TOPICS : Iraq: Pre-war warnings disregarded

In the run-up to war, senior British security and intelligence officials as well as diplomats made it clear that they were strongly opposed to the invasion of Iraq — though not clear enough. Why now, why Iraq, they asked; it would merely increase the terrorist threat, as the joint intelligence committee warned ministers less than a month before British troops and bombers joined the US attack on the country. Concern in Whitehall (UK civil service) was shared by some perspicacious Americans, including General Tony Zinni, the former head of US central command, which is responsible for operations throughout the Middle East. He called it the wrong war, fought in the wrong place, at the wrong time.

Now comes fresh evidence that senior British officials tried to persuade the Bush administration to keep off Iraq and concentrate on Afghanistan, the real source of terrorist violence inspired by Al Qaeda. On the Brink, the newly published memoirs of Tyler Drumheller — the CIA’s chief of clandestine operations in Europe until 2005 — tells of a meeting on September 12, 2001. The day after Al Qaeda’s attacks on America, George Tenet, then CIA director, met three British guests — Sir David Manning, then Tony Blair’s foreign policy adviser; Richard Dearlove, then head of MI6 (British intelligence); and Eliza Manningham-Buller, then head of MI5 (UK security service). “I hope we can all agree that we should concentrate on Afghanistan and not be tempted to launch any attacks on Iraq,” Drumheller quotes the leader of the British delegation as telling Tenet. In a recent article in the New York Review of Books on Tenet’s autobiography, At the Center of the Storm, Thomas Powers points out that Tenet names his British guests but omits what was said at the meeting — while Drumheller reports what was said but was prevented by the CIA (which did not want to upset the British) from identifying who said it.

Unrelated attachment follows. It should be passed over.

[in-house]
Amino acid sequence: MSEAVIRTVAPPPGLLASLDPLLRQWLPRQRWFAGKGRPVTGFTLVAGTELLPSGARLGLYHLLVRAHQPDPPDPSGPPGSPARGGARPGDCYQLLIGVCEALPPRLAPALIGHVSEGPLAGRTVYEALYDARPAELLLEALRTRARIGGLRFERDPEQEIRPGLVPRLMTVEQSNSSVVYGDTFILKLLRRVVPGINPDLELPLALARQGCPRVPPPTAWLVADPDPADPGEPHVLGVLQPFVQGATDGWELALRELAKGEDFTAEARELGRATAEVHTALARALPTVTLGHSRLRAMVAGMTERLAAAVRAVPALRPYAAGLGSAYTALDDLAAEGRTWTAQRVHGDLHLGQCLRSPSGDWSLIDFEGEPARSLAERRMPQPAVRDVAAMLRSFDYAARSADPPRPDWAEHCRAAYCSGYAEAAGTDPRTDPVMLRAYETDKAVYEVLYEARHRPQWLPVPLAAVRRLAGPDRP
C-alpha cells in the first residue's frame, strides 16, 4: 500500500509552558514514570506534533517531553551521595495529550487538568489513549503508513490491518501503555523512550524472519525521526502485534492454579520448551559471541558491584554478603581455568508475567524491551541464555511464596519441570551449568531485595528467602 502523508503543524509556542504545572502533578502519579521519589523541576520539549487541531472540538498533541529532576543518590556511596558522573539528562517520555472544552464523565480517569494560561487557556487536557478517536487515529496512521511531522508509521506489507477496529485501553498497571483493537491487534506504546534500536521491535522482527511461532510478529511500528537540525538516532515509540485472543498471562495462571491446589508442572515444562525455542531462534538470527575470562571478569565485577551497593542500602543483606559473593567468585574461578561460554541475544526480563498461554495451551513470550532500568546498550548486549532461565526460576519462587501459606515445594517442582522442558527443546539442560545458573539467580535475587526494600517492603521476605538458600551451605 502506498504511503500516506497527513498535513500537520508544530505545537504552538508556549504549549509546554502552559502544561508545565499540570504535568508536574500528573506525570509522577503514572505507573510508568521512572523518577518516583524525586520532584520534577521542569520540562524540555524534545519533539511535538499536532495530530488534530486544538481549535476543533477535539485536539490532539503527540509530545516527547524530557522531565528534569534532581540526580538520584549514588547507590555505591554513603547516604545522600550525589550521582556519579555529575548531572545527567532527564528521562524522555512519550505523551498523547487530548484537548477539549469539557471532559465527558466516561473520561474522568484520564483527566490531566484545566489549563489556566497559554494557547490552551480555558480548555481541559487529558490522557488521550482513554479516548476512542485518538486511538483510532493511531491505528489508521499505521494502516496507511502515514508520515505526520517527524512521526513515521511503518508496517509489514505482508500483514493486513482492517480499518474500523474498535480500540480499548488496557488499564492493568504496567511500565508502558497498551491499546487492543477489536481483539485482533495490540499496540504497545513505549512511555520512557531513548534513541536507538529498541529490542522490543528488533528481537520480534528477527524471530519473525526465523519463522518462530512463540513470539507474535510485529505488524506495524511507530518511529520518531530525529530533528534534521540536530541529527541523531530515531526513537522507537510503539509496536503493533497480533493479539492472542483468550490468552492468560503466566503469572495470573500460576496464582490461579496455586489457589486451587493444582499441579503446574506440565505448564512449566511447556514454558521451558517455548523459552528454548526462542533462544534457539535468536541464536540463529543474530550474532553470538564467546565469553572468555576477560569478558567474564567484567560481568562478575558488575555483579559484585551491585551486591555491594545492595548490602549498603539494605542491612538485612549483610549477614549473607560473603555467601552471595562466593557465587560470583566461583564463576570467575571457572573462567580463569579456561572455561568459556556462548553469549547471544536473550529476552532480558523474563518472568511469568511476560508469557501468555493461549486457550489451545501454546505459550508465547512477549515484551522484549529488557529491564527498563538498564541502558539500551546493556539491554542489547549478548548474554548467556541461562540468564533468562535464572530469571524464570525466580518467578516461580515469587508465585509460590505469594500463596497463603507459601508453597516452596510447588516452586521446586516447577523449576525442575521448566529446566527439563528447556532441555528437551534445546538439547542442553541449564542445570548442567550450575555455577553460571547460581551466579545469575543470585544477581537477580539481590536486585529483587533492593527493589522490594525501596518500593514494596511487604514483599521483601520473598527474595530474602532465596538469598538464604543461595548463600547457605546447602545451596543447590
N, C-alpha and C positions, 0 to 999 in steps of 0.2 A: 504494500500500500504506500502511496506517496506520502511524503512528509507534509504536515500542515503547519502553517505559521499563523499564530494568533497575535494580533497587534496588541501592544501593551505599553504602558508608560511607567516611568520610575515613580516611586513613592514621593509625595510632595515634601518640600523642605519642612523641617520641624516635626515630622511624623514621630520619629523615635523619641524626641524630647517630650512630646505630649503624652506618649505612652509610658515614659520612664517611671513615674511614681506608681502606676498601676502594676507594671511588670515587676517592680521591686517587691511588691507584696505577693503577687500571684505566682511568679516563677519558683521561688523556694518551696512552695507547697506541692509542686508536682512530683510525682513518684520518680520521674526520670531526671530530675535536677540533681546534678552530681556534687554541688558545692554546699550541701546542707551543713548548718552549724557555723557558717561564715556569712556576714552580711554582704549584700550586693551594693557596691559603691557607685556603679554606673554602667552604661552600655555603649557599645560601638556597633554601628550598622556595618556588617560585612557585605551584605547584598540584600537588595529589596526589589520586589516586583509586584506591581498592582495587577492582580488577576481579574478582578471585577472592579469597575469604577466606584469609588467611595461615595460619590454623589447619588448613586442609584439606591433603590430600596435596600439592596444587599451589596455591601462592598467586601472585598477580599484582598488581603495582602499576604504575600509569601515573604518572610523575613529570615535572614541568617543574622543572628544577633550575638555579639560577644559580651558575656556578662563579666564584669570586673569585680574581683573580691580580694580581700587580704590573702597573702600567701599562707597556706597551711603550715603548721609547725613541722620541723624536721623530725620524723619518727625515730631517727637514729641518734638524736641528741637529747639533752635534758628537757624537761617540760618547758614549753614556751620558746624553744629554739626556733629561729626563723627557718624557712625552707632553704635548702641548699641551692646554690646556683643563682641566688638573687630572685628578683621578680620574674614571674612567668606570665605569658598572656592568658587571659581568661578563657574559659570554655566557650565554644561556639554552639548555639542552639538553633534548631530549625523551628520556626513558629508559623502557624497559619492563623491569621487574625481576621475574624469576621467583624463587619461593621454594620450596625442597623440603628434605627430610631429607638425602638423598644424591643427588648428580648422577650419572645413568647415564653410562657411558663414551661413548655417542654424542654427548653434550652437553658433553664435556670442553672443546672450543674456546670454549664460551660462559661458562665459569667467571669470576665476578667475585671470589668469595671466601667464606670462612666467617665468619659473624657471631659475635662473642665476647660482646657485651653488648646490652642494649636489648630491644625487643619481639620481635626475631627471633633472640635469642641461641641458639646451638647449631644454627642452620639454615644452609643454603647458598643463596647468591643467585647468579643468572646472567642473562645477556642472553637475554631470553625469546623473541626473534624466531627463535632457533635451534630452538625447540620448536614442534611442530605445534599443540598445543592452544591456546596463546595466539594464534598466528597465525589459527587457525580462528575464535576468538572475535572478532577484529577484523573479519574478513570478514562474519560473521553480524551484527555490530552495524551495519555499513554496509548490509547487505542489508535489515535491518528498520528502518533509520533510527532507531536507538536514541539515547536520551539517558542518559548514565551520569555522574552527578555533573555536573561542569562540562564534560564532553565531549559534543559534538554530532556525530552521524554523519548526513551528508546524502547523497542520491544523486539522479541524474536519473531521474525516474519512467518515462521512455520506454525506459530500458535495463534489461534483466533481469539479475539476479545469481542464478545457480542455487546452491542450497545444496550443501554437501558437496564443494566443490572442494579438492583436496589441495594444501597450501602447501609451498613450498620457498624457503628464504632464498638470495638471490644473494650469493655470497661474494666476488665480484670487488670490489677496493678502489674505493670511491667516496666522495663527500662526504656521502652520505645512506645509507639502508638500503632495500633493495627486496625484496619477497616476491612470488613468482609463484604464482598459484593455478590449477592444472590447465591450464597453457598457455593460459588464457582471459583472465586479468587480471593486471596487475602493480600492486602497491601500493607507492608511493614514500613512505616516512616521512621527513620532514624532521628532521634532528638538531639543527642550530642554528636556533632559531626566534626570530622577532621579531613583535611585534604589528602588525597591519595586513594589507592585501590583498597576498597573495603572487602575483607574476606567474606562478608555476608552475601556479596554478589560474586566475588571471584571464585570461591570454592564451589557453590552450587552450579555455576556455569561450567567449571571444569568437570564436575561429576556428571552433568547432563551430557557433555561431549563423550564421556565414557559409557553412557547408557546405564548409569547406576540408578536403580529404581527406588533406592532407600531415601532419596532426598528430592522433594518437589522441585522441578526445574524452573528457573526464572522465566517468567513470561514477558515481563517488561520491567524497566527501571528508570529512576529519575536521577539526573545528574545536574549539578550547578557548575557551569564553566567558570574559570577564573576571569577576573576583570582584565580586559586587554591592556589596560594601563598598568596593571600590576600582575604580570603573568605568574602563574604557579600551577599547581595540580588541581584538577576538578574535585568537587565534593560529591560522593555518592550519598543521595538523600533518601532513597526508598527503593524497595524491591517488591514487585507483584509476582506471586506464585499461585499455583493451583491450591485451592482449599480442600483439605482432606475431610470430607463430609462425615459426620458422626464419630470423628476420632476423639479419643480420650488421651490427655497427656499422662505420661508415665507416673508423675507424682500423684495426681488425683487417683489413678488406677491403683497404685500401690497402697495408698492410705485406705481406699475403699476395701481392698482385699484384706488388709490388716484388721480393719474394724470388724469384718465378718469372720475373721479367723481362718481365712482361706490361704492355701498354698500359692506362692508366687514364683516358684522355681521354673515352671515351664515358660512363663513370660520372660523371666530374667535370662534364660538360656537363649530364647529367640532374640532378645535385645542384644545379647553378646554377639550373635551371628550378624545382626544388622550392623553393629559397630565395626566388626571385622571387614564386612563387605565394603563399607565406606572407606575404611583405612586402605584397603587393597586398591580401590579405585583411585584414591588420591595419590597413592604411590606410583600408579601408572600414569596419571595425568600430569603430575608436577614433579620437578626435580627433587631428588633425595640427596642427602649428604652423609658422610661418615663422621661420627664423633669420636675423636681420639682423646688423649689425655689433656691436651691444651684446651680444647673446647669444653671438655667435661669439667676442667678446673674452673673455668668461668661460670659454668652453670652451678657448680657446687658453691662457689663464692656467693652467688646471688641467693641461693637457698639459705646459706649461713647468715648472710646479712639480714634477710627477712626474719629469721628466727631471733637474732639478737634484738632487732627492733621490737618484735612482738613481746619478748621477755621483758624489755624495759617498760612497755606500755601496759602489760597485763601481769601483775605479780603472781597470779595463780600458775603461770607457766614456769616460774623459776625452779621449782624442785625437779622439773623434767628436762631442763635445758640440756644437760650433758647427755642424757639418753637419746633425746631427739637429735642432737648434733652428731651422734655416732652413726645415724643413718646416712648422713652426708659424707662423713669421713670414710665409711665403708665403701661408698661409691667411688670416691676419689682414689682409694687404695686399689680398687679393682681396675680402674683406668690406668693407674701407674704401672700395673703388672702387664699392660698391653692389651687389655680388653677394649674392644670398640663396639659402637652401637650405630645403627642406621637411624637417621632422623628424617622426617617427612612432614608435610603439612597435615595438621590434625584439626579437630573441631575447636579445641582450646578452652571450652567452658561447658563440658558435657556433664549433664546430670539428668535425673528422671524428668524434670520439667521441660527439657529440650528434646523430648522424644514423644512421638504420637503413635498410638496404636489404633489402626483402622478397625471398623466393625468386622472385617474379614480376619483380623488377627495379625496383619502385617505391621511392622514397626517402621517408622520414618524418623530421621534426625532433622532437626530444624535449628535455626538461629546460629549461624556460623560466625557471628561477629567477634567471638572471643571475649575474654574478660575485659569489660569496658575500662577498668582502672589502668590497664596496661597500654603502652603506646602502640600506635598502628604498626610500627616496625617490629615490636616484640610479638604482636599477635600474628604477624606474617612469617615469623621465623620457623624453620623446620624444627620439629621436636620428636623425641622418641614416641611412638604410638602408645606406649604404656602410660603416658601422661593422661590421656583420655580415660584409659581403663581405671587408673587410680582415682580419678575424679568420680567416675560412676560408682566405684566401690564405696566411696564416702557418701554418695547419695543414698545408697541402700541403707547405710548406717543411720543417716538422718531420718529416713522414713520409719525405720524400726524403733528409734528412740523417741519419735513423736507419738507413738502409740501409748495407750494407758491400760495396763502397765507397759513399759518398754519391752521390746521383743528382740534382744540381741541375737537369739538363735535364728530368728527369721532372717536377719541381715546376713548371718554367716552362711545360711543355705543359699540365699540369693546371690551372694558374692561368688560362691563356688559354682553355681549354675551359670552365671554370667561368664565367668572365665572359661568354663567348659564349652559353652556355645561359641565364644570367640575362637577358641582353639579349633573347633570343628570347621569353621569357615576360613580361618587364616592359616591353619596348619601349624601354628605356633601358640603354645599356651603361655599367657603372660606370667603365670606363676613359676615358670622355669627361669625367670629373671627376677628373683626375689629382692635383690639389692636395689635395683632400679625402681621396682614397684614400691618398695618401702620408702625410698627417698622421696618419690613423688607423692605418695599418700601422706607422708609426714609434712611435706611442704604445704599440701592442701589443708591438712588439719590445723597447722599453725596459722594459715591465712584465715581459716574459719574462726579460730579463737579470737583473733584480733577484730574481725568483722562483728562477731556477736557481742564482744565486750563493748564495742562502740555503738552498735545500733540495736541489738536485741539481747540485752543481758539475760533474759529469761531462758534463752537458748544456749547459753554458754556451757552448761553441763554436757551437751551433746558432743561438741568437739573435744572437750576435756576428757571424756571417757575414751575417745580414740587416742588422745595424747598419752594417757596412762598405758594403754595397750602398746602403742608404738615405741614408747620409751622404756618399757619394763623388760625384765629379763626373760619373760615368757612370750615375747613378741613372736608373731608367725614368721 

Powers says the appeal not to attack Iraq came from Manning. Drumheller does not dispute that. Questioned last week about just how far MI6 and other British officials tried to apply pressure on the Americans, Drumheller told the Guardian: “I think the British did everything they could to keep the US focused on Afghanistan. They understood Iraq much better

than we did.” One of the things they understood was that there was no link between Al Qaeda and Saddam, an assertion made against all the evidence by Dick Cheney and his circle.

The worrying, even terrifying, thing about these and other accounts by former CIA officers is the ease with which America’s intelligence agency was swept aside by cliques in the White House and the Pentagon intent on war. The CIA’s weakness had a knock-on effect on MI6 as both agencies became victims of the blind determination of their respective political masters. The Bush administration’s obsession with Iraq, and Blair’s failure to do anything about it, left a vacuum in Afghanistan. The Taliban was allowed to fill it. — The Guardian